MESA+ MAGAZINE I research
Name: Wilfred van der Wiel (1975) Position: Professor of nanelectronics Previously: Studied and obtained his doctorate at Delft, was awarded a Vidi Grant by NWO, is a member of KNAW’s The Young Academy and recently received a Starting Grant from the European Research Council to expand his research group, has been a member of the Global Young Academy since 2012 MESA+... ‘is the biggest family in Enschede, personal contacts here really do give added value’
Spinning electrons Lying on the table is a snazzy 3D drawing from Wilfred van der Wiel group’s most recent publication: ‘Tunable doping of a metal with molecular spins’. This article can be read in the April issue of leading magazine, Nature Nanotechnology. The researchers here have developed a method that can provide non-magnetic materials with magnetic elements in a highly controlled manner. Van der Wiel: “While our method is ‘slap happy’, it works much better that the method followed by researchers using complex, expensive apparatus. Now that we have developed this method things are starting to become really exciting. We can now begin to manipulate physics and make semiconductors with magnetic properties for instance. That’s something that up to now has only been the dream of many physicists. These semiconductors can take care of both memory storage and data processing.” Research with spinning electrons has not only been conducted by the scientists in Van der Wiel’s group. In addition to his research group, NanoElectronics, a contribution was also made by Molecular Nanofabrication and Biomolecular Chemistry. Van der Wiel: “You can hardly force scientists to work together. That has to grow from the base. They are just like nanostructures.”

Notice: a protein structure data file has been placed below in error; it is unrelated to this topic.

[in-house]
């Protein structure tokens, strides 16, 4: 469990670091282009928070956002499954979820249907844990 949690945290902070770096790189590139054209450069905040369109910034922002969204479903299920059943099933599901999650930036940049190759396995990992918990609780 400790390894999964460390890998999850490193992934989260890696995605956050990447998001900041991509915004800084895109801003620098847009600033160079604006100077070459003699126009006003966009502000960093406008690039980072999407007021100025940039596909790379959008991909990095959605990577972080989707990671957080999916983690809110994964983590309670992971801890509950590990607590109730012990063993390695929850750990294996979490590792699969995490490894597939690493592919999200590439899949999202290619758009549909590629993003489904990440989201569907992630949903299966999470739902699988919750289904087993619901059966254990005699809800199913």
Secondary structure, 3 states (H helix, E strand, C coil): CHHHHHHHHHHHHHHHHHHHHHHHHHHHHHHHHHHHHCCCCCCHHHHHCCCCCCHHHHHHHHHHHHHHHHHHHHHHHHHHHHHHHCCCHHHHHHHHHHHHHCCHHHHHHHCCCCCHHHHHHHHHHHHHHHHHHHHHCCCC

research I MESA+ MAGAZINE 19
Wilfred van der Wiel, professor of nanoelectronics has a wide field of interest. A chat about young talent, about making money and obviously about spinning electrons.
Nanoprof with mega potential Wilfred van der Wiel (1975) is one of the rising stars of
much more spacious. I would like to produce teaching
MESA+. He graduated cum laude from Delft University
material that shows that you can indeed solve problems
of Technology in applied physics. After that he obtained
by using scientific methods.”
his doctorate – also cum laude – in electron transport in quantum dots at Delft before leaving the Netherlands
And what’s the situation regarding JA@UT, the Twente
for a few years to work in Japan. In 2005 he returned
variant of The Young Academy?
to the Netherlands, to MESA+. In 2006 he received a
“The rector asked Jennifer Herek, Hans Hilgenkamp
Vidi Grant from research-funding organisation NWO
and myself to develop a Twente variant of The Young
(the Netherlands Organisation for Scientific Research)
Academy. We can provide University of Twente policy-
and became a member of KNAW’s The Young Academy
makers with advice – both requested and unsolicited
in 2007. On 1 October 2009 the University of Twente
advice. A sort of ‘kick the system’. We have drawn up a
appointed him as professor and a day later he received
list of criteria the members are required to meet, and
a sizeable grant from the European Research Council